September 20, 2016
Contributed Delroy Knowles shows off some of produce.
Contributed Despite his disability, Delroy Knowles is still very active on his farm.

After losing legs...

Seven weeks after Delroy Knowles lost his second leg, he climbed down the steps at his back door with a machete in his hand, wobbled his way to his backyard and began preparing the land for planting.

Knowles, a resident of Belle Castle in Portland, told THE STAR that he hates sitting around unoccupied, but when he began experiencing circulation problems in his remaining leg, he unequivocally instructed the doctors at the Princess Margaret Hospital in St Thomas to remove it.

"I can't work wid di one foot. When di other foot did start swell. It was circulating problems. Mi jus go dung a di hospital and tell dem fi cut off the leg and mek it even," said the former bus driver.

Having had diabetes for years, Knowles developed complications in 2003 when a piece of metal pierced the bottom of his foot one weekend as he was about to pull out of a garage in Port Antonio, Portland.

"Mi have the sugar enuh, and something stick mi, and a so mi lose the first leg," Knowles said as he sat in the peaceful Portland dusk.

"I never like di one leg cause mi couldn't move freely. So now that things even, mi can go weh mi waan go and do the things mi like doing like farming."

On the farm, Gros Michel bananas sprout along the borders of the land, and potatoes are strewn wildly on the ground.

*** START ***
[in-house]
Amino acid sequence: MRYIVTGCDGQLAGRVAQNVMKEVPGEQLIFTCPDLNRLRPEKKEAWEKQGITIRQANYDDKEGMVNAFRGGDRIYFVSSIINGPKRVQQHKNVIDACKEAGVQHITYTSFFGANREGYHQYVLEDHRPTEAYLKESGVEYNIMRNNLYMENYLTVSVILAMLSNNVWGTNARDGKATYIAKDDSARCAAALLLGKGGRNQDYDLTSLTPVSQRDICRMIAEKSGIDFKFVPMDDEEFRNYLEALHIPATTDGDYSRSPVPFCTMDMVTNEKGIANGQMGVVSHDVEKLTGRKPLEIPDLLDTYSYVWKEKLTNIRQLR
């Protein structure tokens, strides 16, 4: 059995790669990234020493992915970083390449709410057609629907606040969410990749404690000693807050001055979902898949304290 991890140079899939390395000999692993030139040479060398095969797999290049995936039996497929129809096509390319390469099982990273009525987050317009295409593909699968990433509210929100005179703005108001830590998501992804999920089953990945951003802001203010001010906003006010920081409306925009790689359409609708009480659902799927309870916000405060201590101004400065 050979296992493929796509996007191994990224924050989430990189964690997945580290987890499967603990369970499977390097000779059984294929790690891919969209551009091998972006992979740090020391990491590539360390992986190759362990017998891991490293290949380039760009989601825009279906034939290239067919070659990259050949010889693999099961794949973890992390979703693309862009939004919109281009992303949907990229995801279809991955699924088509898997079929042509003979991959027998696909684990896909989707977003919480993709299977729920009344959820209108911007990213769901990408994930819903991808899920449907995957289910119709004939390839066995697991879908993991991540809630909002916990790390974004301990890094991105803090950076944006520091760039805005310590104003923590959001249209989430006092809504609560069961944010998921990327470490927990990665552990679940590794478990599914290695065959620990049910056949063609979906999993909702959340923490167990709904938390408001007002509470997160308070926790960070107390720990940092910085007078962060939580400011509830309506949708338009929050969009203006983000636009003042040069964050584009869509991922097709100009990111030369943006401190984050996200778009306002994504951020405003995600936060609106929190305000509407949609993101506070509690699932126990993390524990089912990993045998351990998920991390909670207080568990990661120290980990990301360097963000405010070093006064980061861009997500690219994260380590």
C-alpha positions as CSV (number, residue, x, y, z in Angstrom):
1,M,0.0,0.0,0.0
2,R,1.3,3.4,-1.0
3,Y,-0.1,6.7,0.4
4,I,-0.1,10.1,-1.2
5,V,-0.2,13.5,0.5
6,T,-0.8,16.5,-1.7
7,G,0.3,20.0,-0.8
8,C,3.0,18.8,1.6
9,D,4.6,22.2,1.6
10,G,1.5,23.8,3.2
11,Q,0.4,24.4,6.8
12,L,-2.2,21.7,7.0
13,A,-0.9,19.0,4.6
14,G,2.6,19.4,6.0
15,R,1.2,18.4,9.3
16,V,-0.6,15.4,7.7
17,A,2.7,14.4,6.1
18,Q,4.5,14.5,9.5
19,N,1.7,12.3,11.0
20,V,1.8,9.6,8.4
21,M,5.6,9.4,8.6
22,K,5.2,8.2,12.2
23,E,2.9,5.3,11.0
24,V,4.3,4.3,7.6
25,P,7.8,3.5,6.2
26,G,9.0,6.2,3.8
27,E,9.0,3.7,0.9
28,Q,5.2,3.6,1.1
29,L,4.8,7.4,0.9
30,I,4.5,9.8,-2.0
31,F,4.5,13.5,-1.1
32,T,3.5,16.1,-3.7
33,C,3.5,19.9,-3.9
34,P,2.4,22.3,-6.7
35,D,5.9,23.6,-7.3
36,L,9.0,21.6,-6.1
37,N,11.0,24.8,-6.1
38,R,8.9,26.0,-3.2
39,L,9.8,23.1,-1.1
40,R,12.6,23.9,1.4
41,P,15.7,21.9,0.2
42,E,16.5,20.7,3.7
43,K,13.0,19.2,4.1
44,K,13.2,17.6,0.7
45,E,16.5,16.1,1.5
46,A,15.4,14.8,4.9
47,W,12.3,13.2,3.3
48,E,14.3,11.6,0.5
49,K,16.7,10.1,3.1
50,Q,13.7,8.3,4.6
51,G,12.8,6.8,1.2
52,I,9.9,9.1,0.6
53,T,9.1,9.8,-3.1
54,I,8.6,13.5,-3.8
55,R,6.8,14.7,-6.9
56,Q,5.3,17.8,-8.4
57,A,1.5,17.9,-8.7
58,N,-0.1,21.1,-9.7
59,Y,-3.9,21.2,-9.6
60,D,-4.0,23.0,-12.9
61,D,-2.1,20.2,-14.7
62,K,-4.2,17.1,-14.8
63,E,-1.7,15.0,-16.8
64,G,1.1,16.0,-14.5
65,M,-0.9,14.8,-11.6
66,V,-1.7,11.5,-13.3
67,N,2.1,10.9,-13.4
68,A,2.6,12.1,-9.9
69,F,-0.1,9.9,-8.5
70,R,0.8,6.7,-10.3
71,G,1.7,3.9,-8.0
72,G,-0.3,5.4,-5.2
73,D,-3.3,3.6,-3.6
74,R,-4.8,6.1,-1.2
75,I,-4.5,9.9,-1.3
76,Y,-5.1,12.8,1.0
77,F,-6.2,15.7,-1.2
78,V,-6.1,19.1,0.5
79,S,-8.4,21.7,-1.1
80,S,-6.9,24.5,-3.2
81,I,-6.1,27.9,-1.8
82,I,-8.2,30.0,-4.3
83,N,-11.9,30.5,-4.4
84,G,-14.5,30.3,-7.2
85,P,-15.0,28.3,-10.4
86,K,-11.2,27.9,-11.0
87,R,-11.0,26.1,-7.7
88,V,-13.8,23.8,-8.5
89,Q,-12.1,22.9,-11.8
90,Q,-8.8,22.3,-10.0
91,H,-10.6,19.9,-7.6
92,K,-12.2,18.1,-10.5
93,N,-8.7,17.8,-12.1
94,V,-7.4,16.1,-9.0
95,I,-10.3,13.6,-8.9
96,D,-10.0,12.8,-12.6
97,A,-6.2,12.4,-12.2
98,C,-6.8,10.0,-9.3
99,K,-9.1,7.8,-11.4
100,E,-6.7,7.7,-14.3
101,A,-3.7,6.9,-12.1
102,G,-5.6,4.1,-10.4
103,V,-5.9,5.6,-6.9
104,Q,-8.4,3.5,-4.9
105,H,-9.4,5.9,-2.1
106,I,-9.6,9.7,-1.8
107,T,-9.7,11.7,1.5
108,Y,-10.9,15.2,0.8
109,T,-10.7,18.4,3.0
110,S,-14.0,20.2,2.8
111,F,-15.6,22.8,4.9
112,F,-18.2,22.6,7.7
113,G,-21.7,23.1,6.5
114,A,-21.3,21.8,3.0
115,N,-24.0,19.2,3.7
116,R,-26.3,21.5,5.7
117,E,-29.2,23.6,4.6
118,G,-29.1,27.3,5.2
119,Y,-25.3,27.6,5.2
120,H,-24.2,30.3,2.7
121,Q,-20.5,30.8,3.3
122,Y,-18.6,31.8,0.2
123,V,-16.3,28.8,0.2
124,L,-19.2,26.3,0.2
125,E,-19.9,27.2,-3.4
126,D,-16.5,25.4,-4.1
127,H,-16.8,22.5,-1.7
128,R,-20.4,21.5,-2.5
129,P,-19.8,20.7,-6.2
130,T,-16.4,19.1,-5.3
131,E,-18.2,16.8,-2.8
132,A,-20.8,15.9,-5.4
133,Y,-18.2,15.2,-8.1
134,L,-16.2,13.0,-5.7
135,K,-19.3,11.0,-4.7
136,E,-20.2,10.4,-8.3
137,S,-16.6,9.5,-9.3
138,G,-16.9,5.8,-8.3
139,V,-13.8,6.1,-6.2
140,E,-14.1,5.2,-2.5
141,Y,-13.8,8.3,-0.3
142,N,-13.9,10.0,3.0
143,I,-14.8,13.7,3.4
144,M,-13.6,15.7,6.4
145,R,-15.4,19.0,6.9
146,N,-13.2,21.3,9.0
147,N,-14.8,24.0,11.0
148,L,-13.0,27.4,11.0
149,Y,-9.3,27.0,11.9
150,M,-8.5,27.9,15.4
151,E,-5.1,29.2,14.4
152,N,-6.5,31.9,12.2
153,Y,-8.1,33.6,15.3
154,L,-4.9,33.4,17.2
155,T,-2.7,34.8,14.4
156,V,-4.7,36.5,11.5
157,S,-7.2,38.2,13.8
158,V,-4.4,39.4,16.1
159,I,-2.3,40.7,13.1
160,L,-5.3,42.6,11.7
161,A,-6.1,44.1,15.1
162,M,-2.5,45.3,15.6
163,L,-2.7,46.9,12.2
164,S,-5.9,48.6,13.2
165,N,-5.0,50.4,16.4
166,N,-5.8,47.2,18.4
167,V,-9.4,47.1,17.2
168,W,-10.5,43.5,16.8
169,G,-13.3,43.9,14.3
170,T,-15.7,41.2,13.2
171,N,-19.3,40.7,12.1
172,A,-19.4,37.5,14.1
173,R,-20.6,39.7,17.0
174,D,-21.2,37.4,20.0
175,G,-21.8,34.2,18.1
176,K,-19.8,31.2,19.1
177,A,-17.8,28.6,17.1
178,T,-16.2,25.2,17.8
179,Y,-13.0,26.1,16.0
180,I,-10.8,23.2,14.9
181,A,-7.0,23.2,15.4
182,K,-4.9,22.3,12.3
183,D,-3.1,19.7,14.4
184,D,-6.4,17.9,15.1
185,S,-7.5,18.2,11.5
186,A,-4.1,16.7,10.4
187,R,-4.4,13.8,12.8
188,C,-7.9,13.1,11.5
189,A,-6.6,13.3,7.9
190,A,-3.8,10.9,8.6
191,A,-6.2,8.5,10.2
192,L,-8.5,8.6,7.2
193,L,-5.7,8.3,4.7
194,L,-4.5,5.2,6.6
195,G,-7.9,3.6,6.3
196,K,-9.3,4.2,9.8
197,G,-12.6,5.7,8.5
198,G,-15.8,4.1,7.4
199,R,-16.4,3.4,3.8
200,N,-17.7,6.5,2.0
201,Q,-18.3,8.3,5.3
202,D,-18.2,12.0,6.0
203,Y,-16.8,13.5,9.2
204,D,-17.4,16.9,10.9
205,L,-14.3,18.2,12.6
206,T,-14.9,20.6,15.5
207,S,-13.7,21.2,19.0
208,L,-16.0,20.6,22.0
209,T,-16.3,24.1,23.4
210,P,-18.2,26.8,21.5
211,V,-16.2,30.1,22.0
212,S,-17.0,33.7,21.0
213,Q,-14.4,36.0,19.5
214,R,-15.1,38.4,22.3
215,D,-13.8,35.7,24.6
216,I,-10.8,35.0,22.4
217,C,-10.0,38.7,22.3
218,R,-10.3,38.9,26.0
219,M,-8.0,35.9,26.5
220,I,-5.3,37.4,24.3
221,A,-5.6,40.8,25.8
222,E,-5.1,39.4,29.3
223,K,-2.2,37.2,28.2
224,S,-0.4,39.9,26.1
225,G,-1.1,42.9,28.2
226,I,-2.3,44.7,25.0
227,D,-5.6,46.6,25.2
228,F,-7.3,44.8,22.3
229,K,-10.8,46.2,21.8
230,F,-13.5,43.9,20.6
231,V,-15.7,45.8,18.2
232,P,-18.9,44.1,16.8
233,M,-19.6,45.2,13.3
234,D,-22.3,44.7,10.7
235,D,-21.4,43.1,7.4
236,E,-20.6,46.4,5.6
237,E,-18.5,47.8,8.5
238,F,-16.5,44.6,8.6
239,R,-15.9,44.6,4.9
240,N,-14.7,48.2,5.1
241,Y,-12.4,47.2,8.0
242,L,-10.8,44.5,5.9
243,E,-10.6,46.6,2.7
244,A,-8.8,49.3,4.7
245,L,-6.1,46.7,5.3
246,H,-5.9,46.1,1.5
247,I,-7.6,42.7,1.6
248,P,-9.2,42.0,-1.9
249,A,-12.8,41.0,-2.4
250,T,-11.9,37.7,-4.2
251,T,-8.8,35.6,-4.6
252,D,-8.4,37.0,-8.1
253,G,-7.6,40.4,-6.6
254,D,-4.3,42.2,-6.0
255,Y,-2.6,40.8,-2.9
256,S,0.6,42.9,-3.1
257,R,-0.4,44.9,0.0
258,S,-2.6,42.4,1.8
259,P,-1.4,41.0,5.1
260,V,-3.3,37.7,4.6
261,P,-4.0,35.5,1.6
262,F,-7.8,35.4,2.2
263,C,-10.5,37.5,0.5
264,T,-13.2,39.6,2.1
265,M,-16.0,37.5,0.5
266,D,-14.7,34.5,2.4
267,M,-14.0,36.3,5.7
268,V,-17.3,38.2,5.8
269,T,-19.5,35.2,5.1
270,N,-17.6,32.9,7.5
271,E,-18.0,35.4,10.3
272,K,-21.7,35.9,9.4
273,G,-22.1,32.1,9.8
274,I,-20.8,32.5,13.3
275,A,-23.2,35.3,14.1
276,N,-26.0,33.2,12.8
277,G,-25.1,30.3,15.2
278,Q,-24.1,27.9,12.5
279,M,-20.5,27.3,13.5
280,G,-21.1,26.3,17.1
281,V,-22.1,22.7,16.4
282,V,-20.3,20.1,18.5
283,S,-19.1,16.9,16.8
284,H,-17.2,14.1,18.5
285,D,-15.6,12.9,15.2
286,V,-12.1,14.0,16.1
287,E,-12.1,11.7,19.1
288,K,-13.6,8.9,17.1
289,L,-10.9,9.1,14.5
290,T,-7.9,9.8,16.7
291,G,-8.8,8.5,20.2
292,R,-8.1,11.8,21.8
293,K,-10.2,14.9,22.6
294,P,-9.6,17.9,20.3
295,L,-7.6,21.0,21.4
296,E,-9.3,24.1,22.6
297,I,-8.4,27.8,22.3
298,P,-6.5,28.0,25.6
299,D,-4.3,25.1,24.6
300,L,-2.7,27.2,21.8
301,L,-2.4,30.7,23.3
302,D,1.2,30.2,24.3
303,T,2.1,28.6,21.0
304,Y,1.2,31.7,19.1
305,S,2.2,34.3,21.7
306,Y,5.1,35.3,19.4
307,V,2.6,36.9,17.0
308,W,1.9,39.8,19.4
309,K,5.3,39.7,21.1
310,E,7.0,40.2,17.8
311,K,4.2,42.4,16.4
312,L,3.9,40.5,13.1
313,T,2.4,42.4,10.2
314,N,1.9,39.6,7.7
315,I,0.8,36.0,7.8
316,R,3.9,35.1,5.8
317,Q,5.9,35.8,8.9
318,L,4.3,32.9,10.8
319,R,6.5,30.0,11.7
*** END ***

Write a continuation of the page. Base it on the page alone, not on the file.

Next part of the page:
"Mi jus love farming, and when mi produce anything, mi give to the whole community. Di other day mi get one pumpkin weh weigh nearly 18 pounds and mi slice it up and give it to mi neighbours, and it mek mi feel good," Knowles said, noting that he often makes breakfast using the things he produces.

Targeted by thieves

But as generous as Knowles is, it doesn't stop thieves from going into his farm whenever he visits his wife and daughters in the neighbouring community of Manchioneal.

"Mi nuh like when dem just pick mi tings dem without mi permission. I have three big pines and mi nuh get one," Knowles said. "I don't have any problem with people picking things, but jus ask mi first."

One of his daughters, Raquel Knowles, told THE STAR, that it saddens her whenever she hears that they steal from her father's farm. "I hate to hear that they steal from the farm because he works hard," she said.

She also mentioned that she worries about him sometimes, but gets happy whenever he visits with bananas, pears, and other produce.

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